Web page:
National Fisherman


PROVINCETOWN — The wheelhouse of the Goody Hallet was devoid of the clutter that always seems to accumulate on the bridge of all fishing vessels. In the harsh light of the fluorescent tubes overhead, it had the empty feel of a new apartment before the furniture arrived.
 
Eastham fisherman Scott Nolan, 57, mortgaged his home, used all his retirement savings and took out loans to buy the 80-foot New Bedford fish dragger and refit it with the massive apparatus needed to go sea clamming. He had been fishing it since only this spring.
 
After a 36-hour trip, working around the clock, the Goody Hallet tied up at the end of MacMillan Pier and crewmen Max Nolan and Tim Klekotka removed the decking over the big hold where wire cages filled with clams awaited transfer to an idling trailer truck.
 
At 5 a.m., sleep-starved but alert, standing next to the big wooden ship's wheel, Nolan explained that his small business employed three full-time crewmen and one part-timer and contributed to the incomes of a welder, a truck driver and others. But, like many new businessmen, Nolan, 57, wasn't sure whether he himself was making money yet.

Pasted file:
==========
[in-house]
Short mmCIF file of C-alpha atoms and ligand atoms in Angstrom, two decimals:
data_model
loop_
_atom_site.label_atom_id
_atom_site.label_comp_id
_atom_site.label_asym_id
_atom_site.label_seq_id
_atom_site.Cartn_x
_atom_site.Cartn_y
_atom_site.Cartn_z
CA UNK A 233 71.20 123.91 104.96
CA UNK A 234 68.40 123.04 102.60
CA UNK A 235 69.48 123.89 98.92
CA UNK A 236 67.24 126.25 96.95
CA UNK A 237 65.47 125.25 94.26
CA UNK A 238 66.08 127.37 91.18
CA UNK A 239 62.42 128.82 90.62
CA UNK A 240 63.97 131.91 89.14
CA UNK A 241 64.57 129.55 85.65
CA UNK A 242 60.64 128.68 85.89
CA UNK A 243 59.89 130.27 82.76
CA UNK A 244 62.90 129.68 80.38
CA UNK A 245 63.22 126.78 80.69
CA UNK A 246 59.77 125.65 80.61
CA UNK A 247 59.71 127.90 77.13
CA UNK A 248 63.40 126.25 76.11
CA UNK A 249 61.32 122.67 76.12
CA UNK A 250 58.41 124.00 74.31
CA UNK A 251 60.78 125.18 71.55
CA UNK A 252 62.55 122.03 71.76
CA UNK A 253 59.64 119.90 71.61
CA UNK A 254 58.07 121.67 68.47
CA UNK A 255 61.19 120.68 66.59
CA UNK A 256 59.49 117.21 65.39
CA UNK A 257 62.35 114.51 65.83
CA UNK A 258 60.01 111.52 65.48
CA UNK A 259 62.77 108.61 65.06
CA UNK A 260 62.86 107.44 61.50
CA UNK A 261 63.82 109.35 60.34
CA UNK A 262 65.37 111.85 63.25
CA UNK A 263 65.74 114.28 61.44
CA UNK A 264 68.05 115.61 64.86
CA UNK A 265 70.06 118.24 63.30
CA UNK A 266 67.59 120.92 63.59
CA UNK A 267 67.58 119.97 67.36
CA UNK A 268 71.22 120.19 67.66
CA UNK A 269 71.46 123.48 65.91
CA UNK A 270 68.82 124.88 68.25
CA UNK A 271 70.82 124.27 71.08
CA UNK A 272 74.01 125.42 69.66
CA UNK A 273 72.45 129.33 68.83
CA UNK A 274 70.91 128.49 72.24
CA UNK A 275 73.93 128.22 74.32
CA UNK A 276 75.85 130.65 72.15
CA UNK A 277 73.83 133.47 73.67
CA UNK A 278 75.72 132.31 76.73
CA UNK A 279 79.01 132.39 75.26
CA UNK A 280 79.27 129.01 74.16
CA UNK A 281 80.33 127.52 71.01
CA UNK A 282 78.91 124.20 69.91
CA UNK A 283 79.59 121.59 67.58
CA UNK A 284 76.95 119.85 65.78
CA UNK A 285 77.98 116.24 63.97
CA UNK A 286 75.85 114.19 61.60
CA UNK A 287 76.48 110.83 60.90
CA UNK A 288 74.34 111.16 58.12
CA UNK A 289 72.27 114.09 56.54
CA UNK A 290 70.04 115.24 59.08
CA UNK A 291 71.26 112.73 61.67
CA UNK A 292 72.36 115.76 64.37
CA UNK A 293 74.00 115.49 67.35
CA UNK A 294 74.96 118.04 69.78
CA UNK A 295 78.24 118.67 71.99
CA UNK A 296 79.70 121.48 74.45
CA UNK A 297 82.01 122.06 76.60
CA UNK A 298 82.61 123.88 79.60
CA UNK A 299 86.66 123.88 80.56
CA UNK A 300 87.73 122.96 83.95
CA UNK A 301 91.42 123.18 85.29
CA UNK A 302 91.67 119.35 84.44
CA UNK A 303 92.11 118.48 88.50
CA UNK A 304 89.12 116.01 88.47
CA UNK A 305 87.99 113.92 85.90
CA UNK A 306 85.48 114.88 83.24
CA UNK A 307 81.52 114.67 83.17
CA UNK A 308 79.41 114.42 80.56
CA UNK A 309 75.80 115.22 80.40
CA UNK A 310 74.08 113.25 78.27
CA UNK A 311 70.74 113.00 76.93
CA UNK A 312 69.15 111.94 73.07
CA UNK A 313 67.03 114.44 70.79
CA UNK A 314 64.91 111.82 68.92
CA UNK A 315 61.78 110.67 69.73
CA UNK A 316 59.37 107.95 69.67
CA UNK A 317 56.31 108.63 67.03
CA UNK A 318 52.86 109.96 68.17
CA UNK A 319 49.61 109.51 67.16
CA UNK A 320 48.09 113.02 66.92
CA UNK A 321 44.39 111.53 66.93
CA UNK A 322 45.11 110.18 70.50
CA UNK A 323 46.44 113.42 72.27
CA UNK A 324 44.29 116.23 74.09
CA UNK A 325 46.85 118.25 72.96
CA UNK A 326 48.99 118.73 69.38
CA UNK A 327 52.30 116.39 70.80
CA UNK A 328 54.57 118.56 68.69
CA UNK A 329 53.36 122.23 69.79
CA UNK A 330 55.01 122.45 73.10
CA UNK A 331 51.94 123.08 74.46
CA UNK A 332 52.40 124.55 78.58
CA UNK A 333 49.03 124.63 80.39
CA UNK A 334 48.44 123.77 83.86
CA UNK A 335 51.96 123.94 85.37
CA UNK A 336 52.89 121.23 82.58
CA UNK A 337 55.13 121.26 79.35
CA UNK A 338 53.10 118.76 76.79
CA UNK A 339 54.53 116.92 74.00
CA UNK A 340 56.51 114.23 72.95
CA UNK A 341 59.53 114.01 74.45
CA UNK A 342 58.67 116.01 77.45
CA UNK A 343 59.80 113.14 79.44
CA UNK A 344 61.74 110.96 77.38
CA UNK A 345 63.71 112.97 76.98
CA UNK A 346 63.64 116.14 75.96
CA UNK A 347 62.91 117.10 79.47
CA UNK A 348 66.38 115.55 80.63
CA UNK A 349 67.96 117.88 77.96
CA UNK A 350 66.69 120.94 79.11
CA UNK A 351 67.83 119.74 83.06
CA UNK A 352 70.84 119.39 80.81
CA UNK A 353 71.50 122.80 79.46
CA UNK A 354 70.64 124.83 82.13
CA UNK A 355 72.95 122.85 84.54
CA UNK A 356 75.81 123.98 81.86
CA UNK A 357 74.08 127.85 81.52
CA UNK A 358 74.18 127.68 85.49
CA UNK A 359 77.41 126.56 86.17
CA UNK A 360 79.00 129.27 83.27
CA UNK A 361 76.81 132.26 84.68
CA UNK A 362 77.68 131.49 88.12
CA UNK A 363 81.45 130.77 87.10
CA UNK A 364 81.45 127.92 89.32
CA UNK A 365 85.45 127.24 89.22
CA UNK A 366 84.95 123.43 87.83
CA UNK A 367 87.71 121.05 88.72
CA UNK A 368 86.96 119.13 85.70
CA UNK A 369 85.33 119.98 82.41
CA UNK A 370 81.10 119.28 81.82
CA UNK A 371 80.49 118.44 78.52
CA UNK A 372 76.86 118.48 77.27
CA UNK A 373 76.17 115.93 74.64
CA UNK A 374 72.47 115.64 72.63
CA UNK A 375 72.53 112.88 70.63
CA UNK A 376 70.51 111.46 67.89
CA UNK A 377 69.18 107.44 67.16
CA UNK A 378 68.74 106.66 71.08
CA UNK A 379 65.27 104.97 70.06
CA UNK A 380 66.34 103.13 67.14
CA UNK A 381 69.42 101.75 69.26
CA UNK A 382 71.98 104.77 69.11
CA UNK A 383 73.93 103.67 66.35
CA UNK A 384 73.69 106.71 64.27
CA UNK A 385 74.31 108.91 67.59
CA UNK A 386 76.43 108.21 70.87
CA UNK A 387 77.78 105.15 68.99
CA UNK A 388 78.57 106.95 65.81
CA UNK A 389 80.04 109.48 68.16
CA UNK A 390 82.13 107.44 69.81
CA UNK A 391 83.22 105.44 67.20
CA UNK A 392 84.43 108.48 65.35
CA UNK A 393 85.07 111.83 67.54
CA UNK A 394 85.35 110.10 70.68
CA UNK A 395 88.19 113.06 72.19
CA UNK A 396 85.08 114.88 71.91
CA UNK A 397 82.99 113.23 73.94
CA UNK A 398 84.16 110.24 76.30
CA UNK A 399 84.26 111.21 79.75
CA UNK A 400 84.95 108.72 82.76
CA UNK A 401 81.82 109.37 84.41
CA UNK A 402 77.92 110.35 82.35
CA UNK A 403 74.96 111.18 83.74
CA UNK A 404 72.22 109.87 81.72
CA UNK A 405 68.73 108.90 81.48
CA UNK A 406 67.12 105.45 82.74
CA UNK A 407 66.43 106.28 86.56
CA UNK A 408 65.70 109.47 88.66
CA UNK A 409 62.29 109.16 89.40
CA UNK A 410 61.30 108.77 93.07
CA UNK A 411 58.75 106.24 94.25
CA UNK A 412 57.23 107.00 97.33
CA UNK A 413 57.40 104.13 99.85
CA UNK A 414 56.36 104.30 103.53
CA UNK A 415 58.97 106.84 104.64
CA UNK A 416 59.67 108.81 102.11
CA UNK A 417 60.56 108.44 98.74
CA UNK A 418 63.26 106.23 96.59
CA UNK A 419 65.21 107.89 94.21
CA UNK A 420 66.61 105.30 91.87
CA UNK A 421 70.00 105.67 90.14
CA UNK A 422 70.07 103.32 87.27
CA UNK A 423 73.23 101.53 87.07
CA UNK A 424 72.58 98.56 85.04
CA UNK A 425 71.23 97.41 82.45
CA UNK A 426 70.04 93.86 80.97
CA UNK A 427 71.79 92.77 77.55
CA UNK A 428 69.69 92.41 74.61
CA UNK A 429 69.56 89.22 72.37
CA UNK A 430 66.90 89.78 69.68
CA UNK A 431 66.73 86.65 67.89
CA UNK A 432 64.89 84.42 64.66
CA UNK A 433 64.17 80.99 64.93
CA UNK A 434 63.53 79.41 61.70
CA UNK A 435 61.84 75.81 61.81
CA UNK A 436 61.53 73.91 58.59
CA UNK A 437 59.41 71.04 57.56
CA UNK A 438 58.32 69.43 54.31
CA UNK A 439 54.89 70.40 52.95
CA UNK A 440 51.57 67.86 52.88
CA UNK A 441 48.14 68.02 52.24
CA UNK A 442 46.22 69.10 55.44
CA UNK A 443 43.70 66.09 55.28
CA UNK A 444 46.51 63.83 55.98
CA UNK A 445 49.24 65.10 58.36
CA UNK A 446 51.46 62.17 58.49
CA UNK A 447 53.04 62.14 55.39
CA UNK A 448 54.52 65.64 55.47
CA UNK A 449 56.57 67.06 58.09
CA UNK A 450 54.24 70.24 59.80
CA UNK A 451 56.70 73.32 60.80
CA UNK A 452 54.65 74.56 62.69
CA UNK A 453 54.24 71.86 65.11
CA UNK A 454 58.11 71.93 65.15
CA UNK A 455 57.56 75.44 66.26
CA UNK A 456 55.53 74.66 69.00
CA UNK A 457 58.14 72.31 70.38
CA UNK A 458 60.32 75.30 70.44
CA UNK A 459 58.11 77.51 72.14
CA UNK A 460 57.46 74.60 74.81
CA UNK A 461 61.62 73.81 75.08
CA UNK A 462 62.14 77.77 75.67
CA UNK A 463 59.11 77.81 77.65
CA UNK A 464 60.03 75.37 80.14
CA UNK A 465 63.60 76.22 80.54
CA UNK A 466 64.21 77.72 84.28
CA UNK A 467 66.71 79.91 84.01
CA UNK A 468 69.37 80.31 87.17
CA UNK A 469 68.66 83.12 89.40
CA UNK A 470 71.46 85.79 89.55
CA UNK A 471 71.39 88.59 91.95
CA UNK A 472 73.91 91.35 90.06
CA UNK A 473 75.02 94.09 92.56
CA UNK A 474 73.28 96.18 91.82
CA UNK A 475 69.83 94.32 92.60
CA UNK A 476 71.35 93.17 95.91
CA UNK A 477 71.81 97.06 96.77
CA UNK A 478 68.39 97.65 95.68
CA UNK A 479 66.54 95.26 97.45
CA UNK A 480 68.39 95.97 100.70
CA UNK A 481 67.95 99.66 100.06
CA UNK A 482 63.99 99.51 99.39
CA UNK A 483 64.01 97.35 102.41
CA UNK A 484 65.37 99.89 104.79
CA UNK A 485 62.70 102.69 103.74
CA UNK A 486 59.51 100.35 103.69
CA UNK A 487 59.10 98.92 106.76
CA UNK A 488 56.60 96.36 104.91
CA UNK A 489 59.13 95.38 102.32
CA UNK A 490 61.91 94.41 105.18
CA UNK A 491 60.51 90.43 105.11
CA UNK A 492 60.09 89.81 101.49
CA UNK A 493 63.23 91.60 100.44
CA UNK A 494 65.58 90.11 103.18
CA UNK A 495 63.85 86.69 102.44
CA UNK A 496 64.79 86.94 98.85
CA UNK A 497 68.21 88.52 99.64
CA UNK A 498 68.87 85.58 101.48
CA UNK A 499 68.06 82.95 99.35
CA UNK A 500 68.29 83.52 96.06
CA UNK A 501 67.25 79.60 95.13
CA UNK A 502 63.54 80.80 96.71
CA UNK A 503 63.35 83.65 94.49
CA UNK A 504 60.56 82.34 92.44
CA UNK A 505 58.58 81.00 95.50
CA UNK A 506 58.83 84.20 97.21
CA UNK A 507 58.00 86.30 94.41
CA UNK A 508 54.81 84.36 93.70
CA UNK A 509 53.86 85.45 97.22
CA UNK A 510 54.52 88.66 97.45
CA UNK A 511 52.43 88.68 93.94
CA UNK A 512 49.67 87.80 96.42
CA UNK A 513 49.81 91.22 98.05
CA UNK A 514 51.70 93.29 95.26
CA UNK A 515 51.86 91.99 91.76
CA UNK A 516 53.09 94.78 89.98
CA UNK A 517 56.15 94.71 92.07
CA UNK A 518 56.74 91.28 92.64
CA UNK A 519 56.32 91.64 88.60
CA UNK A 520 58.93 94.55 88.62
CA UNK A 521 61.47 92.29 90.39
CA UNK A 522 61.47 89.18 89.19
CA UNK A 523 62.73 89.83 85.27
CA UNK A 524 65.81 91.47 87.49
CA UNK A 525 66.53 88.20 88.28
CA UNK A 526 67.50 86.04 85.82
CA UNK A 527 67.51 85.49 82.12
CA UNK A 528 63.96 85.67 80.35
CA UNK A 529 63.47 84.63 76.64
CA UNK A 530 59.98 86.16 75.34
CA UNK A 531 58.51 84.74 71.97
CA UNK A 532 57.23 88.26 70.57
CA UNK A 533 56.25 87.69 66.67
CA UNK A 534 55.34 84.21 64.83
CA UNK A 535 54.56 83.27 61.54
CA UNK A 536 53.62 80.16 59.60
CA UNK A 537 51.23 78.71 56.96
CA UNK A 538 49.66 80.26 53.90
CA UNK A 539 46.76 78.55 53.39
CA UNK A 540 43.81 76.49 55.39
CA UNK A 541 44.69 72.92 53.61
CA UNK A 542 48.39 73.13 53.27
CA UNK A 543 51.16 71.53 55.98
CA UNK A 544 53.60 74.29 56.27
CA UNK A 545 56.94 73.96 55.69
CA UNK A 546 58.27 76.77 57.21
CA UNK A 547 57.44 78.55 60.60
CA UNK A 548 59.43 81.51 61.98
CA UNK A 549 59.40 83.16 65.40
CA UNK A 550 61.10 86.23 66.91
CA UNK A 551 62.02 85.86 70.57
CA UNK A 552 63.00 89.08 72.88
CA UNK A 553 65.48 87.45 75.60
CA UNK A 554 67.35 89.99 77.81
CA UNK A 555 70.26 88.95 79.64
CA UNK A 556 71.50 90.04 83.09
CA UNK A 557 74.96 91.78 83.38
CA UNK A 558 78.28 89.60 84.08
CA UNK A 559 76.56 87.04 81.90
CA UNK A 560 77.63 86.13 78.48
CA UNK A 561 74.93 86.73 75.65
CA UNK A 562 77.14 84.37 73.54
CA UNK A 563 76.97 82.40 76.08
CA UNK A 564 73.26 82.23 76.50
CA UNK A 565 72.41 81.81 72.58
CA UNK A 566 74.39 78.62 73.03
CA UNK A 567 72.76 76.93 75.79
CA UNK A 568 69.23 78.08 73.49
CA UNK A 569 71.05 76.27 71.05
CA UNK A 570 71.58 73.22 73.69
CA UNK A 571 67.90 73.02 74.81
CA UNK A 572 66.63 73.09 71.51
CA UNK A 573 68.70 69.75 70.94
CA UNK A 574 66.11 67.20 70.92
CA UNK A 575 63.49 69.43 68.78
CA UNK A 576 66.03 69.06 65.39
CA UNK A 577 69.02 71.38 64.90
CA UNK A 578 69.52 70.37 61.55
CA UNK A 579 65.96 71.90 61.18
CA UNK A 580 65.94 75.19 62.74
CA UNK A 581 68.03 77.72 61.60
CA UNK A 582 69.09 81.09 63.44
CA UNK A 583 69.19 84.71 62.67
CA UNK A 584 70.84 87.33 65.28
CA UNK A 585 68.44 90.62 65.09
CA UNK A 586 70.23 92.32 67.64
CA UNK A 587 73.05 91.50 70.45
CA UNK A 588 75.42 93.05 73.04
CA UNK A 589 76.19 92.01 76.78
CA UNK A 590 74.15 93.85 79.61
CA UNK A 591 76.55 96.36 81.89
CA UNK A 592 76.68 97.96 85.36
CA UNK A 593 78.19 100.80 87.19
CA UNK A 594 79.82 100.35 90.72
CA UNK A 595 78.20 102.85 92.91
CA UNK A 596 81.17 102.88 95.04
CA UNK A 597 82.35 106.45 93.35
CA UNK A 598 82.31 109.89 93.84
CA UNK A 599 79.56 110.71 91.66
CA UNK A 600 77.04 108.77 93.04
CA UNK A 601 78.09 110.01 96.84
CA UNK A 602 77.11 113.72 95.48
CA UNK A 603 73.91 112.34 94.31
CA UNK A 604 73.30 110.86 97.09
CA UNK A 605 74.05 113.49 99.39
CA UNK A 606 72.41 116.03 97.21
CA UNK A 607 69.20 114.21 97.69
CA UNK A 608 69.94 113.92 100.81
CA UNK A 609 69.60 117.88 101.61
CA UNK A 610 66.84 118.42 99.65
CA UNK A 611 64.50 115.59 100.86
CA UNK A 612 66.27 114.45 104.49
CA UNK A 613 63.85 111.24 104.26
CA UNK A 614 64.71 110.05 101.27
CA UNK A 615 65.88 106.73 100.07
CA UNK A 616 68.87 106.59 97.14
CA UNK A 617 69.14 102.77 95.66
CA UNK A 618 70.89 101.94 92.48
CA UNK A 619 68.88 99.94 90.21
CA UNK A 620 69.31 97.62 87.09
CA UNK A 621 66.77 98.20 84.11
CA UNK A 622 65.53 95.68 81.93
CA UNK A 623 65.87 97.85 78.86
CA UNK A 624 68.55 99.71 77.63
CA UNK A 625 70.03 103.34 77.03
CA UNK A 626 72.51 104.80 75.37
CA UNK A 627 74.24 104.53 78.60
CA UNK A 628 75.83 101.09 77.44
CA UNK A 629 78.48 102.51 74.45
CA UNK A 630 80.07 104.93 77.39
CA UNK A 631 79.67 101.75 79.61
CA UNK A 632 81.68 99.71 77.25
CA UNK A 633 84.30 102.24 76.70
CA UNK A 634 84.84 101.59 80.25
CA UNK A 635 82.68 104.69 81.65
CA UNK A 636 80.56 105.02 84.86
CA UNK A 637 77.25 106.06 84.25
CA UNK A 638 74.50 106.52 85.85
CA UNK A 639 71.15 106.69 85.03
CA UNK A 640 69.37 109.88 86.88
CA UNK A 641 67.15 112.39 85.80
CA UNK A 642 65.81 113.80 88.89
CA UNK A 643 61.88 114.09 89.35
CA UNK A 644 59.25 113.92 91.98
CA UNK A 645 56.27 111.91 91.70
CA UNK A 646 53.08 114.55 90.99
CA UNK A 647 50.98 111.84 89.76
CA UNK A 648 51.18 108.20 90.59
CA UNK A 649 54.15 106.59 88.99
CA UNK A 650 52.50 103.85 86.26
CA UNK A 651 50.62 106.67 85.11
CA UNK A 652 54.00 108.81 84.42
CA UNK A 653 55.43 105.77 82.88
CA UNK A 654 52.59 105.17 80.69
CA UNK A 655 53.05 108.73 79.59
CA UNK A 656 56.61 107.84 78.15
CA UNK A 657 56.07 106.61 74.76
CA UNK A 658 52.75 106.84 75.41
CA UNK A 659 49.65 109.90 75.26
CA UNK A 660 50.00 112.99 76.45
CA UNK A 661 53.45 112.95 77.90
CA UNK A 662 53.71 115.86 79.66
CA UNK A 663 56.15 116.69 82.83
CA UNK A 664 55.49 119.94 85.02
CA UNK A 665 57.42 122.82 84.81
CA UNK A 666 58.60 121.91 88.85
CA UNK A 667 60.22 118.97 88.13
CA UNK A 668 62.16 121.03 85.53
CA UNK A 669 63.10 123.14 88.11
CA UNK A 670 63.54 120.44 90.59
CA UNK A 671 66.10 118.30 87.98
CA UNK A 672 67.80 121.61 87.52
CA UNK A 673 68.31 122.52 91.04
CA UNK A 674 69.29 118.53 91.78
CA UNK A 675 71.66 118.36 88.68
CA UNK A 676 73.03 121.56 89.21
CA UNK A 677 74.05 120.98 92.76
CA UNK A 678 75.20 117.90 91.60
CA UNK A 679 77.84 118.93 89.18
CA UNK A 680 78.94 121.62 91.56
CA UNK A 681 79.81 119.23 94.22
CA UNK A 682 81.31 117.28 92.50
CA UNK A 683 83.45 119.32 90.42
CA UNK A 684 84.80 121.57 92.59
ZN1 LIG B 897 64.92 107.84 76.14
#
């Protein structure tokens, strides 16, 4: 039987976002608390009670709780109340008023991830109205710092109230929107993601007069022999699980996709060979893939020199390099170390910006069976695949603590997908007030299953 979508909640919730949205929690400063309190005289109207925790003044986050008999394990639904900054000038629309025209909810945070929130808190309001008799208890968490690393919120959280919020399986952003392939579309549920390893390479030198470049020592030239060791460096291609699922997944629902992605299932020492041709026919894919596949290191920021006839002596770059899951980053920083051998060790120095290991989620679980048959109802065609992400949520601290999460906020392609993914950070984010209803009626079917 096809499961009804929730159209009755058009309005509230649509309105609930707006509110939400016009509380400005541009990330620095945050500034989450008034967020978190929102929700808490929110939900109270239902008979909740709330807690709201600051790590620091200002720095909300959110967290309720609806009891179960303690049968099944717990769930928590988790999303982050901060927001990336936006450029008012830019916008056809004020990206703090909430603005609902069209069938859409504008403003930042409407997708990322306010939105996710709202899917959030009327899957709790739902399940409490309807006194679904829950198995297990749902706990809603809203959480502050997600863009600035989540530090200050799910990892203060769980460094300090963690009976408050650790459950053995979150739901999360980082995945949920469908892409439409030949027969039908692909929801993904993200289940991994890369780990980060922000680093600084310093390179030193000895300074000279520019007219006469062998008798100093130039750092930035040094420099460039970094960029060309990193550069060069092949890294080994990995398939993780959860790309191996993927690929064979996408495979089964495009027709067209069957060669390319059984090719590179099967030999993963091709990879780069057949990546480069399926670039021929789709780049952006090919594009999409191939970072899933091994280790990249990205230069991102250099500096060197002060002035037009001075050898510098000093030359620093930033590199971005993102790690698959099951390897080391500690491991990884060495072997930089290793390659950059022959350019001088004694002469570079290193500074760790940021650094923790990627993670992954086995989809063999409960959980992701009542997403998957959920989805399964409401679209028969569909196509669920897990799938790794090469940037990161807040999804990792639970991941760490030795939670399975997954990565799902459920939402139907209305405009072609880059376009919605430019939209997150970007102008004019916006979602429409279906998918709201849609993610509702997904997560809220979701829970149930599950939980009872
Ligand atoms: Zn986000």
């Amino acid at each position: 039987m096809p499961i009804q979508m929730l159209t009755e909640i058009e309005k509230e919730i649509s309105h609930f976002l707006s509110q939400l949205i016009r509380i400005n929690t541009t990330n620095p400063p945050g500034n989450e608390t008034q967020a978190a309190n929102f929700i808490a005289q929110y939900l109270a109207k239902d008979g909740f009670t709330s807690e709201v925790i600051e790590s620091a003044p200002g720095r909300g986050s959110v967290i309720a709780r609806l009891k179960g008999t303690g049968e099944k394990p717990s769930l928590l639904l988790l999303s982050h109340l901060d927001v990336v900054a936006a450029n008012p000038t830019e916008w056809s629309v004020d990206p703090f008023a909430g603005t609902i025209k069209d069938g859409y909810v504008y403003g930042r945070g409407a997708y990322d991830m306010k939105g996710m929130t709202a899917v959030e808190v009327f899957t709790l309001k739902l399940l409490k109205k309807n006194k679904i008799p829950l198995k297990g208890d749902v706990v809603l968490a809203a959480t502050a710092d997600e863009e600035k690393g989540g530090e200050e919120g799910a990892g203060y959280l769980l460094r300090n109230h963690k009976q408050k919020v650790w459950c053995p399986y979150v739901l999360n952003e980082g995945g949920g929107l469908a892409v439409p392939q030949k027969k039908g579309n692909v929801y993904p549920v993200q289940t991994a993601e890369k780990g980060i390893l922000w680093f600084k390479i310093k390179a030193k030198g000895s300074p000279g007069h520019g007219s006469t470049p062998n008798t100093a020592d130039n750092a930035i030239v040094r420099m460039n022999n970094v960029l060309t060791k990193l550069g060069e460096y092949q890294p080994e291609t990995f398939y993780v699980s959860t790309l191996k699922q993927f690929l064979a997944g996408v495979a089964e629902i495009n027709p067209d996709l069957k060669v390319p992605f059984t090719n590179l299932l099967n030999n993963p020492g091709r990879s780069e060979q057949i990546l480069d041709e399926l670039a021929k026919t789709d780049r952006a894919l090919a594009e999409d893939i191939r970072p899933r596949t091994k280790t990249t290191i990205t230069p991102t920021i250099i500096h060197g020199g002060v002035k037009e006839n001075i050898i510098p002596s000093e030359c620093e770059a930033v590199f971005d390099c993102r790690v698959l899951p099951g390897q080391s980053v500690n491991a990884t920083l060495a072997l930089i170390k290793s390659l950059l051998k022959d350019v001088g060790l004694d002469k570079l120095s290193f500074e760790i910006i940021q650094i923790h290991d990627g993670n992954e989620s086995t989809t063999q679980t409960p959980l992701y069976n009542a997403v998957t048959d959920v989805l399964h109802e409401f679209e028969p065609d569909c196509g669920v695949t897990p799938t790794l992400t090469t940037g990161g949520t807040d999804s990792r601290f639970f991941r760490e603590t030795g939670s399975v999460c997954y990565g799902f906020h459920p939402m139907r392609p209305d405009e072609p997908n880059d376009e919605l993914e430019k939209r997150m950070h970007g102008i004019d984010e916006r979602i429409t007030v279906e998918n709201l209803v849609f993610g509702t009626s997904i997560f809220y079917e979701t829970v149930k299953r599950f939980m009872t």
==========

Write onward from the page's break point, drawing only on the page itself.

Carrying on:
One thing he was certain of was that his bottom line was helped substantially by the Cape Cod Fisheries Trust, which leased him the majority of the sea clam quota he needed at rates half what he would have had to pay on the open market.
 
"It's a huge help that they've done that," Nolan said of the impact of paying that discounted rate had on being able to make his business work in the first year.
 
Read the full story at Cape Cod Online>>

Inside the Industry

The following was released by the Maine Department of Marine Resources on Jan. 22:

The Maine Department of Marine Resources announced an emergency regulation that will support the continued rebuilding effort in Maine’s scallop fishery. The rule, effective January 23, 2016, will close the Muscle Ridge Area near South Thomaston and the Western Penobscot Bay Area.

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Louisiana’s Department of Wildlife and Fisheries, which governs commercial and recreational fishing in the state, got a new boss in January. Charlie Melancon, a former member of the U.S. House of Representatives and state legislator, was appointed to the job by the state’s new governor, John Bel Edwards.

Although much of his non-political work in the past has centered on the state’s sugar cane industry, Melancon said he is confident that other experience, including working closely with fishermen when in Congress, has prepared him well for this new challenge.

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